[ Insect Pests:
ipm | landscape;
trunk, root |
turf grass; root,
outdoor | citrus |
Ch. 3, pp. 52 - 53
Orange Dog Caterpillar
Orange Dog Caterpillar
Orange dog caterpillars feed on citrus. They are mottled dark
grey to light brown, and are said to look like "bird
droppings." If disturbed, two orange, horn-like projections
emerge from the head and the caterpillar produces a pungent lemony
odor. When mature the caterpillar is about 1 1/2 inch long. The
adult is beautiful black and yellow butterfly called the giant
Orange dogs are potentially harmful to young trees
only, older trees can easily withstand the loss of a few leaves.
Orange dogs can be controlled on small trees by finding and
crushing eggs and caterpillars. Most are controlled naturally by
parasites and other natural enemies.
Cotton Aphid Nymph
The cotton or melon aphid may occasionally become a pest in
citrus, particularly in young trees. It may transmit a virus of
citrus known as tristeza virus. To control aphids, encourage
natural enemies such as lady beetles or lacewings. Parasitic wasps
attack aphids and cause them to form rigid brown or tan structure
called "mummies." Leave any mummies you see alone,
because a parasitic wasp will emerge from them and attack more
Mature females have bright orange-red, yellow or brown bodies
about 1/2 inch long, often covered with ridges of yellow or
whitish wax. The eggs and newly hatched immatures are bright red.
Cottony-cushion scales may feed on citrus, acacia, grape,
ironwood, pittosporum, and other ornamentals.
This pest was introduced and became a serious pest of
citrus in the 1880's. In one of the classical success stories for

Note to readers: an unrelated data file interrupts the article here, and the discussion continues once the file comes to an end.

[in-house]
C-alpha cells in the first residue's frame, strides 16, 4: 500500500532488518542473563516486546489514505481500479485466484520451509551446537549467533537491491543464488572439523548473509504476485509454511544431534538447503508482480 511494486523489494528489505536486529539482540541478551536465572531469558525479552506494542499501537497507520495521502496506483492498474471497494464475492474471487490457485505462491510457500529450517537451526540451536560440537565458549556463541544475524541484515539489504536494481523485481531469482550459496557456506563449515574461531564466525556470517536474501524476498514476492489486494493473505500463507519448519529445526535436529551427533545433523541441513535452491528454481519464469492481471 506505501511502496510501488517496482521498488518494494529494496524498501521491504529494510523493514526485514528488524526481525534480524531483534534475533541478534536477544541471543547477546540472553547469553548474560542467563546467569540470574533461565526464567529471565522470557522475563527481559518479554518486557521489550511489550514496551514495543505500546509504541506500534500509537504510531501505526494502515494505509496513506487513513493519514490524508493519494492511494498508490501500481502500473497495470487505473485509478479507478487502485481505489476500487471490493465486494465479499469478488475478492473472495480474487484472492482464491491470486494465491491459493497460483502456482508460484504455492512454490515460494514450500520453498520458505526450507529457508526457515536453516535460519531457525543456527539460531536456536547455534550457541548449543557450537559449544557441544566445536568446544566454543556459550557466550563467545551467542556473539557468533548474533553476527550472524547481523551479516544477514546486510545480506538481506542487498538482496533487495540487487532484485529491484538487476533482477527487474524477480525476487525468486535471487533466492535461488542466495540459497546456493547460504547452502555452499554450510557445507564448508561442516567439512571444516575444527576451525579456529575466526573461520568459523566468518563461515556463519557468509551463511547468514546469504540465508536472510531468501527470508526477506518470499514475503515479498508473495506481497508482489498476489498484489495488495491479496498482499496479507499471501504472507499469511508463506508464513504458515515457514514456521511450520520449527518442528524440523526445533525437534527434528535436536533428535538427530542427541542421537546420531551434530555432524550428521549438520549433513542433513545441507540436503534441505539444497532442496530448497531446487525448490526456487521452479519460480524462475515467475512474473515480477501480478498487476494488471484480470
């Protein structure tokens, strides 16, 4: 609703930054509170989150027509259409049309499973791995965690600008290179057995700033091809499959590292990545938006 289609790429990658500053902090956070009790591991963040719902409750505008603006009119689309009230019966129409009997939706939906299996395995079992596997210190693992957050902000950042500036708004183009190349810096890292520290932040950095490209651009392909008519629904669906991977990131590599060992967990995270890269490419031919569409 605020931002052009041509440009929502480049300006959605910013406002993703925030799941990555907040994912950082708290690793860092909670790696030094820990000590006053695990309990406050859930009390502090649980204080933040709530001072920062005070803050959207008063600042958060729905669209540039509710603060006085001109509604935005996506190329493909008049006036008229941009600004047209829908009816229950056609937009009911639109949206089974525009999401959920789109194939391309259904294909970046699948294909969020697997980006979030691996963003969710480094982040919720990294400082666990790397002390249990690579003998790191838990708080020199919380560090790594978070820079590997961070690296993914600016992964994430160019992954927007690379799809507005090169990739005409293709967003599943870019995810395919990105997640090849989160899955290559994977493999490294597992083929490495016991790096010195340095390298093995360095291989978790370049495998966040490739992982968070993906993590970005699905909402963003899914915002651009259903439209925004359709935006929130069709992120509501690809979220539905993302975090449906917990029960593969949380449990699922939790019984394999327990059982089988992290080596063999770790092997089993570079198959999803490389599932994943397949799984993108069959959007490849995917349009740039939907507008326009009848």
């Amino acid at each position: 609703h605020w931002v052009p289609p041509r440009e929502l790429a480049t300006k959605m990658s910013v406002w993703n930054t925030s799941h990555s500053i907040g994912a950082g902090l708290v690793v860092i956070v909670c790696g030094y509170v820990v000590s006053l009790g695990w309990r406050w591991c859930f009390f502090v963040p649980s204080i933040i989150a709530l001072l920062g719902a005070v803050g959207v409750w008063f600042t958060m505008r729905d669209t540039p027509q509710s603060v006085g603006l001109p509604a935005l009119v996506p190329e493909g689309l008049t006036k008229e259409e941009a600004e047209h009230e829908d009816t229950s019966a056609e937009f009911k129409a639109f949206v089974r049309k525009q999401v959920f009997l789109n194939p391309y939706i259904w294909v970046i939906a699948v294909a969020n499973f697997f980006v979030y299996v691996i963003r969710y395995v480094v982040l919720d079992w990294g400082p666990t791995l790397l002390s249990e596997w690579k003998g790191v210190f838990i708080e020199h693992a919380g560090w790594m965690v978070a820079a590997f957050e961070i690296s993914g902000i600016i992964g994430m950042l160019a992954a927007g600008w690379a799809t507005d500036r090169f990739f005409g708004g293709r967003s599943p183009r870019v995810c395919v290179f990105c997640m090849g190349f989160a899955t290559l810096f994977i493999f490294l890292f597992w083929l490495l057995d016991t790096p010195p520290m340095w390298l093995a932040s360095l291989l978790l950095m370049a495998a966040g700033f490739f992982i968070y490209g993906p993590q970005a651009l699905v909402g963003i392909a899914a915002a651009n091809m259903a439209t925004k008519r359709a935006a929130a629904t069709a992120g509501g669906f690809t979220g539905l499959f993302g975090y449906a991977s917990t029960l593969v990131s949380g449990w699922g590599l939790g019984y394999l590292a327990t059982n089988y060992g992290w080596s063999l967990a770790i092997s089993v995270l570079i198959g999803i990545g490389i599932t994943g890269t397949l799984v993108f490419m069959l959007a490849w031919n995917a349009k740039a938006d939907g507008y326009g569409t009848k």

biological control, cottony-cushion scales were completely
controlled by the introduction of a ladybeetle called the vedalia
beetle. Where the beetle is not found, infested branches should be
cut out and destroyed immediately.
Thrips are slender, tubular insects about 1/20 to 1/16 inch long.
Their wings are narrow with a fringe of hairs.
Citrus thrips begin to feed on new leaves, green twigs,
and small fruit of citrus in late February and March. This causes
leaves to curl and may cause scarring of fruit. However, the
damage is mostly cosmetic and does not effect the internal quality
of the fruit. To check for thrips, turn a leaf or flower onto a
piece of white paper and tap gently. The insects will show up as
tiny slivers on the white background.
Another type of thrips, flower thrips, may be feeding
on blossoms at the same time as citrus thrips. The flower thrips
are about twice as long as citrus thrips and slightly darker in
color. They may also cause cosmetic damage to fruit, but may be
predaceous as well.
Six-spotted thrips feed on spider mites and are
therefore beneficial. They may be distinguished from other thrips
because they have three dark spots on each forewing (a total of
Citrus Red Mite
Mites are difficult to see without the aid of a hand lens. They
have rounded bodies with eight legs. Mite damage is usually more
apparent than the mites themselves. They produce yellow stippling
(tiny spots) on the leaves. Some types leave a fine webbing on the
underside of leaves or between fruit. Mites are often associated
with water stress and dust. Keep trees well irrigated,
particularly in the late summer and early fall when monsoon winds
can kick up dust storms.